|Rebel fighters in the Nafusa Mountains, most untrained in warfare, may number at most a few thousand [Al Jazeera]
Rebels in Libya's western mountains have advanced a dozen kilometres, seizing a town in another step towards securing a key north-south road that would open the way to the capital, Tripoli.
The rebels wrested the town of al-Qawalish from forces loyal to leader Muammar Gaddafi after a a roughly six-hour battle on Wednesday.
The two sides fought mostly at a distance, using heavy artillery, and black plumes of smoke could be seen rising from al-Qawalish in the afternoon, Al Jazeera's Jonah Hull reported.
|Al Jazeera's Jonah Hull reports on the capture of al-Qawalish by rebel forces
"Gaddafi forces have fled the town and [the rebels] have now gone in on foot to try and make sure that is the case, to try to clear it, to move house by house and see that in fact the area is clear of Gaddafi forces," he said.
Al-Qawalish is about 50km west of Gharyan, the last city in the Nafusa Mountain range, which runs east from the border with Tunisia and has been controlled mostly by rebels since the uprising against Gaddafi broke out in mid-February.
Gharyan - still controlled by the regime - lies astride a major north-south highway that connects Tripoli with Sabha, a town in the southern desert that is held by Gaddafi's forces and has been used to supply his troops and regime-held areas.
The rebel fighters in Nafusa hope to take Gharyan and cut off Gaddafi's supplies. From Gharyan, they can also mount an advance on the capital.
"The capture of the town of al-Qawalish is an important step in that direction," our correspondent said. "The overall strategy of these fighters is clearly to reach Tripoli."
But while rebel advances in Nafusa been steady, they have also been slow, and the fighters must now take 50km of Gaddafi-held territory to reach Gharyan.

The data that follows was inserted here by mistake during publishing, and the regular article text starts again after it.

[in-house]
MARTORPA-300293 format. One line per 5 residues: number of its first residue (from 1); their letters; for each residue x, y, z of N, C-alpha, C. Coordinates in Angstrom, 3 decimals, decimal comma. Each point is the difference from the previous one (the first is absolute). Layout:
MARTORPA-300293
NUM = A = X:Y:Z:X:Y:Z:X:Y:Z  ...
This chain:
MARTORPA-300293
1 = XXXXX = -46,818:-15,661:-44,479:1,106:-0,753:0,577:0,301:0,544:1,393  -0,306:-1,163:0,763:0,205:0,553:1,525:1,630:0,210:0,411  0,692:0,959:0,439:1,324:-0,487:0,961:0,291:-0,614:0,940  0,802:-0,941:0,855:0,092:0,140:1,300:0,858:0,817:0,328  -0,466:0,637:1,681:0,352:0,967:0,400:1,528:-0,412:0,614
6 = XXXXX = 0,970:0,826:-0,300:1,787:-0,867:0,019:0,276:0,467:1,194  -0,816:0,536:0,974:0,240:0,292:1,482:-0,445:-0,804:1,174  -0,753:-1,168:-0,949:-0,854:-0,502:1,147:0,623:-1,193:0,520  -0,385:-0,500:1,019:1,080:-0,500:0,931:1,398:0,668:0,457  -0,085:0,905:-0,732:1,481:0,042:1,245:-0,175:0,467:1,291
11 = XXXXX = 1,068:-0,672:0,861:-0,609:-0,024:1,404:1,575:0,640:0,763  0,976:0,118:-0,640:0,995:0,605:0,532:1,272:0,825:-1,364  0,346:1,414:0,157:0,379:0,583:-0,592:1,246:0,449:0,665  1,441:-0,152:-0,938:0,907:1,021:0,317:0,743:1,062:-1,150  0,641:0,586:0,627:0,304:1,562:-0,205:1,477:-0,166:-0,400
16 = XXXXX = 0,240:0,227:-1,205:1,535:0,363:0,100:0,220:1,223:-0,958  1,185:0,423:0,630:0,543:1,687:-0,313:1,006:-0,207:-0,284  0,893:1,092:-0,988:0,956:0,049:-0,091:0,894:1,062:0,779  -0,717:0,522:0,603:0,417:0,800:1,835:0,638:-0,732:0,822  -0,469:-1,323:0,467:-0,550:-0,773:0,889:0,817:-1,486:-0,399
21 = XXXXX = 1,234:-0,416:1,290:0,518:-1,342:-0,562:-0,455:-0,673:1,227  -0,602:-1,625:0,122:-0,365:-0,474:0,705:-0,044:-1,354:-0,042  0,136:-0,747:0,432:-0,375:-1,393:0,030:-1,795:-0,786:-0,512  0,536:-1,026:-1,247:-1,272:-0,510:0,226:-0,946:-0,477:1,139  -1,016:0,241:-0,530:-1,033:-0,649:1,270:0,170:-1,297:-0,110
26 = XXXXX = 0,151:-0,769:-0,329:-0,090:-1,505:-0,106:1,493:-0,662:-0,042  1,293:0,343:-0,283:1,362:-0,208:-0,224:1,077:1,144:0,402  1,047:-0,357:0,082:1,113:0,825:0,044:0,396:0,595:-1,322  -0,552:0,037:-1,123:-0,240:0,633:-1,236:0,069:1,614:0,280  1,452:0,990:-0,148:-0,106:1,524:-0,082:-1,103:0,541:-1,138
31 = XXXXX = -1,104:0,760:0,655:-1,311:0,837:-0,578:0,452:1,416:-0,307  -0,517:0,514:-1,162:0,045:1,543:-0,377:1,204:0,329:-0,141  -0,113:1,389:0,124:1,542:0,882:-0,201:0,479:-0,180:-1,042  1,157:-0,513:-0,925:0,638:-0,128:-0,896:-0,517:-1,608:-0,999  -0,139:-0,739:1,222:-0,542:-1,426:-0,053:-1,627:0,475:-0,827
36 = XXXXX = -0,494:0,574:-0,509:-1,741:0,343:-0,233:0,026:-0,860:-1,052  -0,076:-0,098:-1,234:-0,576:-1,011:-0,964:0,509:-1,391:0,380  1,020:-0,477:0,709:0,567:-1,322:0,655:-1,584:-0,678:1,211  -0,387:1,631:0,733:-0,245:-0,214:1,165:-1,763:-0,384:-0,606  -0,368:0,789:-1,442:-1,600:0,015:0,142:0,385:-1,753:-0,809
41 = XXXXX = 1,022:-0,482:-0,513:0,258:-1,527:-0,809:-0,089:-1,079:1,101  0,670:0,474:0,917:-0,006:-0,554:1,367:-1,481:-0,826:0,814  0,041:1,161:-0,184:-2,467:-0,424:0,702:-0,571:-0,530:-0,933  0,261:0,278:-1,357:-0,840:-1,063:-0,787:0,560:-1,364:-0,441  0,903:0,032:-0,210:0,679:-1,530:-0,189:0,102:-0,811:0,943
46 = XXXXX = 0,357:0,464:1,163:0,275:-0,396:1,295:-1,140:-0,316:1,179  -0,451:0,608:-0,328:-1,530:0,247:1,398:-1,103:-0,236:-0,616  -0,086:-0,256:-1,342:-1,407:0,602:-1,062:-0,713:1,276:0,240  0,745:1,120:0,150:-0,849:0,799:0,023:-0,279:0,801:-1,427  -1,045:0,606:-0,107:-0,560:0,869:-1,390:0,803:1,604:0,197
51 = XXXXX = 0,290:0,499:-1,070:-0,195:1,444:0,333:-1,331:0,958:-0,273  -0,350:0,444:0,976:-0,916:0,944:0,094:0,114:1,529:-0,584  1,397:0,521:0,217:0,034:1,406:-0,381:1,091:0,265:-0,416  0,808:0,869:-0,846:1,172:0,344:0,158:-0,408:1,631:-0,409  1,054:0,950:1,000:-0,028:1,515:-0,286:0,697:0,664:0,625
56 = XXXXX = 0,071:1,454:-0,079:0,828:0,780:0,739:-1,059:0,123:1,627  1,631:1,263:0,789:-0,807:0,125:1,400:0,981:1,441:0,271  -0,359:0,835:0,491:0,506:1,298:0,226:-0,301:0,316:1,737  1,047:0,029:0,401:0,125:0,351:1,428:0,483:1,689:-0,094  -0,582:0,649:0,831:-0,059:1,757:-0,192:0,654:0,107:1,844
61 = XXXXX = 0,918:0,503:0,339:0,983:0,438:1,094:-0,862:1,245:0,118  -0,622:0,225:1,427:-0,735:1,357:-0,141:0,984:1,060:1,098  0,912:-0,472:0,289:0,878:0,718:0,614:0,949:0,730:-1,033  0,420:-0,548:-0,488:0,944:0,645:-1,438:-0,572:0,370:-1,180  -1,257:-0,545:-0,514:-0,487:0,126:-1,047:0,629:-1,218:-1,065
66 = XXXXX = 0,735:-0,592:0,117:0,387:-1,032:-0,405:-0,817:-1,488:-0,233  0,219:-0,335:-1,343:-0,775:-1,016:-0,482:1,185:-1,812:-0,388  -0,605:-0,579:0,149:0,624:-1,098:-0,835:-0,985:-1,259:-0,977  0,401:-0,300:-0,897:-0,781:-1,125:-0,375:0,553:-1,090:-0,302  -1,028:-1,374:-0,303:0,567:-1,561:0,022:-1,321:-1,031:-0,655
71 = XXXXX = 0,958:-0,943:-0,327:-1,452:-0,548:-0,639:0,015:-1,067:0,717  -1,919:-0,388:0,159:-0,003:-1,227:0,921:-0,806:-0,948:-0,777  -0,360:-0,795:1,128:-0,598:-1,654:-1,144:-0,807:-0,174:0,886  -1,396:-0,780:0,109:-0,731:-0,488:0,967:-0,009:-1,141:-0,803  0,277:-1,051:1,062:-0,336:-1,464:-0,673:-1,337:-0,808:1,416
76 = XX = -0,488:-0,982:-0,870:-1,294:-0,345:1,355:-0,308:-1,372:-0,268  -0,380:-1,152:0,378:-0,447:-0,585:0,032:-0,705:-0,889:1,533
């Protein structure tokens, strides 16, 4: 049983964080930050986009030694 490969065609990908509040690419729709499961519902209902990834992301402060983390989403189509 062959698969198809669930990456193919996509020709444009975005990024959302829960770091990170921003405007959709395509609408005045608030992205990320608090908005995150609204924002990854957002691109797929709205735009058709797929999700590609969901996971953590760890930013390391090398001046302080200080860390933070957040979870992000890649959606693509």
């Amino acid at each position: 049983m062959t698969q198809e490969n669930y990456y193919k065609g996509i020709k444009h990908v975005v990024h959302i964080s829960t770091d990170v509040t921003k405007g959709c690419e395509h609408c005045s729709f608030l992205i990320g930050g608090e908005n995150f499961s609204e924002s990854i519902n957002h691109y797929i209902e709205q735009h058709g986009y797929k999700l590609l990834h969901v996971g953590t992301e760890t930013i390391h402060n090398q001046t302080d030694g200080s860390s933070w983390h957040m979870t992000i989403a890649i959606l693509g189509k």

As rebels scored military victories in the western mountains, their compatriots in the rebel-held cities of Misurata and Benghazi staged huge demonstrations to show their support.
Tens of thousands of opposition supporters filled the streets of Benghazi, the de facto rebel capital in the east, holding anti-Gaddafi caricatures and shouting "Go Gaddafi go" and "God is great".
A helicopter, its shiny surface plastered with Libya's monarchy-era tricolour flag, hovered low above the crowd. Some fired their AK-47 rifles into the air in jubilation.
A smaller demonstration was held in Misurata, which broke out of a loyalist siege in May but still endures near-daily rocket attack.
The co-ordinated shows of support were meant to counter a pro-regime demonstration held in Tripoli last Friday, which saw an enormous crowd take to the capital's streets waving Gaddafi's all-green flag.
Amid the continuing battles, a senior Chinese official held talks with rebels in Benghazi on Wednesday in renewed a bid to push for a peaceful resolution to the conflict.
Chen Xiadong, China's ministry chief for North African affairs, called on the rebels and pro-Gaddafi forces to begin negotiations for a ceasefire, Chinese state media reported.
Chen also told Ali Essawi, the deputy head of the rebel group, that China considered the faction "an important dialogue partner", echoing comments made by senior Chinese officials on rebel diplomatic chief Mahmoud Jibril's visit to Beijing, China's capital, in late June.
In an earlier development, an unnamed senior Russian official was quoted on Tuesday as saying Gaddafi would consider stepping down under certain circumstances. His departure, if realised, would meet the rebels' central demand.
"The colonel is sending signals that he is ready to cede power in exchange for security guarantees," the daily Kommersant newspaper quoted the official as saying.
The Russian source added that France appeared to be the country most willing to play a part in Gaddafi's potential transfer of power. He said Paris could choose to unfreeze some of the Gaddafi family's accounts and promise to help him avoid trial at the International Criminal Court in The Hague.
The rebels have rejected any proposed deal that would leave Gaddafi in power.
The conflict in Libya has raged since March after protests broke out against Gaddafi's long rule, inspired by the uprisings in Tunisia and Egypt.